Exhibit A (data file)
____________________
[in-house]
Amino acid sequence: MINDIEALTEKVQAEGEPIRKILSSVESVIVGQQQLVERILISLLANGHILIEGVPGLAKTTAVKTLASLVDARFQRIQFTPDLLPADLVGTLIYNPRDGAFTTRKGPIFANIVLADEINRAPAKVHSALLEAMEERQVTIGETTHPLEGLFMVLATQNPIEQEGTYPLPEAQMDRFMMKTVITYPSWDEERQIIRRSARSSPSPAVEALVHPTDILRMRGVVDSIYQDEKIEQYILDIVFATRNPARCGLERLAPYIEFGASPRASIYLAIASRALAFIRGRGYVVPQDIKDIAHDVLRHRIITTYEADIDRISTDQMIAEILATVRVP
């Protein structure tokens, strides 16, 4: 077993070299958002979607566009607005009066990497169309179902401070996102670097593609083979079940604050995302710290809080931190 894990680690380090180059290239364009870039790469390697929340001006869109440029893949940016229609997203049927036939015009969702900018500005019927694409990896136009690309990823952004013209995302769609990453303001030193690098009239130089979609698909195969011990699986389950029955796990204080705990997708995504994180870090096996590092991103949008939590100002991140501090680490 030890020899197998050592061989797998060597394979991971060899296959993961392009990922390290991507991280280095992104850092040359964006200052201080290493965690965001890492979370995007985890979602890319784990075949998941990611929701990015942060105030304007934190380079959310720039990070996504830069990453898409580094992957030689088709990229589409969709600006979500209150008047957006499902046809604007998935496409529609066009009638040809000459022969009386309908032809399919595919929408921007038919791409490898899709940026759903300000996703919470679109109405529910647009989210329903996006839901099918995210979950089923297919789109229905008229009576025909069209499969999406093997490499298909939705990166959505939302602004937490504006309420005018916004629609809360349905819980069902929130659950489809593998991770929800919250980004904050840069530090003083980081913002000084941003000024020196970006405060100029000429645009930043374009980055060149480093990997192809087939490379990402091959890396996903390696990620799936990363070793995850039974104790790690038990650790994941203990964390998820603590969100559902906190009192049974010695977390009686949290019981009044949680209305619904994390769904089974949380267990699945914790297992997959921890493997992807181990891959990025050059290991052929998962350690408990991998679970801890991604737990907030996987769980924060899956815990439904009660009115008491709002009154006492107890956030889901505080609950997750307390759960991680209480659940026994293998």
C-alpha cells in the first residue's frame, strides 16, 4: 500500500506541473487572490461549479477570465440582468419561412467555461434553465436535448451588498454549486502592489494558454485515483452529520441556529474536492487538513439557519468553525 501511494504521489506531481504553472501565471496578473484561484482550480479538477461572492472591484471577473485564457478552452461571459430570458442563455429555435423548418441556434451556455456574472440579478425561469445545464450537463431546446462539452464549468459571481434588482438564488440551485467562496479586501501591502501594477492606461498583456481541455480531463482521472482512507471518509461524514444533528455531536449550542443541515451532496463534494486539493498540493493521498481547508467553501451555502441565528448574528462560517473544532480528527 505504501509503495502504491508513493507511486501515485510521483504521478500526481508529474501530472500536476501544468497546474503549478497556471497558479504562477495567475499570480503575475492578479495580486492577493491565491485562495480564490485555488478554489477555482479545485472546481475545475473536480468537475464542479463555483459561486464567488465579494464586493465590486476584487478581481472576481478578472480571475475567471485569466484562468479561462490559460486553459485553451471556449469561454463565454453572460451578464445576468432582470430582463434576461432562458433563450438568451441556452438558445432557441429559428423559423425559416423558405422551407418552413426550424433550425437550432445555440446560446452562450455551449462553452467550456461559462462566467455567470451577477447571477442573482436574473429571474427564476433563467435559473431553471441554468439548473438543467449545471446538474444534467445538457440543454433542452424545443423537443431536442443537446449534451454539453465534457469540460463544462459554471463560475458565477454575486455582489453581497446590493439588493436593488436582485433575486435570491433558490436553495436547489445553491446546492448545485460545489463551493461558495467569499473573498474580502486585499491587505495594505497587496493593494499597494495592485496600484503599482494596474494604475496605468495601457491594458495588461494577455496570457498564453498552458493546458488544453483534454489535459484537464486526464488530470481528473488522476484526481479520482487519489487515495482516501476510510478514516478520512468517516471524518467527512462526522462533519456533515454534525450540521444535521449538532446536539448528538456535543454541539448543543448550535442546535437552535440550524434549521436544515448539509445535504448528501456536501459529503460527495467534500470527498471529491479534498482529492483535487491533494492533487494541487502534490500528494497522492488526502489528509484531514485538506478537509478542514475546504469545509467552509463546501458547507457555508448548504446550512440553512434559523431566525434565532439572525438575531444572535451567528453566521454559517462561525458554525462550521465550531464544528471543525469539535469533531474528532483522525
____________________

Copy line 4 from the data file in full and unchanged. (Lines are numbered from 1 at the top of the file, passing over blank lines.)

C-alpha cells in the first residue's frame, strides 16, 4: 500500500506541473487572490461549479477570465440582468419561412467555461434553465436535448451588498454549486502592489494558454485515483452529520441556529474536492487538513439557519468553525 501511494504521489506531481504553472501565471496578473484561484482550480479538477461572492472591484471577473485564457478552452461571459430570458442563455429555435423548418441556434451556455456574472440579478425561469445545464450537463431546446462539452464549468459571481434588482438564488440551485467562496479586501501591502501594477492606461498583456481541455480531463482521472482512507471518509461524514444533528455531536449550542443541515451532496463534494486539493498540493493521498481547508467553501451555502441565528448574528462560517473544532480528527 505504501509503495502504491508513493507511486501515485510521483504521478500526481508529474501530472500536476501544468497546474503549478497556471497558479504562477495567475499570480503575475492578479495580486492577493491565491485562495480564490485555488478554489477555482479545485472546481475545475473536480468537475464542479463555483459561486464567488465579494464586493465590486476584487478581481472576481478578472480571475475567471485569466484562468479561462490559460486553459485553451471556449469561454463565454453572460451578464445576468432582470430582463434576461432562458433563450438568451441556452438558445432557441429559428423559423425559416423558405422551407418552413426550424433550425437550432445555440446560446452562450455551449462553452467550456461559462462566467455567470451577477447571477442573482436574473429571474427564476433563467435559473431553471441554468439548473438543467449545471446538474444534467445538457440543454433542452424545443423537443431536442443537446449534451454539453465534457469540460463544462459554471463560475458565477454575486455582489453581497446590493439588493436593488436582485433575486435570491433558490436553495436547489445553491446546492448545485460545489463551493461558495467569499473573498474580502486585499491587505495594505497587496493593494499597494495592485496600484503599482494596474494604475496605468495601457491594458495588461494577455496570457498564453498552458493546458488544453483534454489535459484537464486526464488530470481528473488522476484526481479520482487519489487515495482516501476510510478514516478520512468517516471524518467527512462526522462533519456533515454534525450540521444535521449538532446536539448528538456535543454541539448543543448550535442546535437552535440550524434549521436544515448539509445535504448528501456536501459529503460527495467534500470527498471529491479534498482529492483535487491533494492533487494541487502534490500528494497522492488526502489528509484531514485538506478537509478542514475546504469545509467552509463546501458547507457555508448548504446550512440553512434559523431566525434565532439572525438575531444572535451567528453566521454559517462561525458554525462550521465550531464544528471543525469539535469533531474528532483522525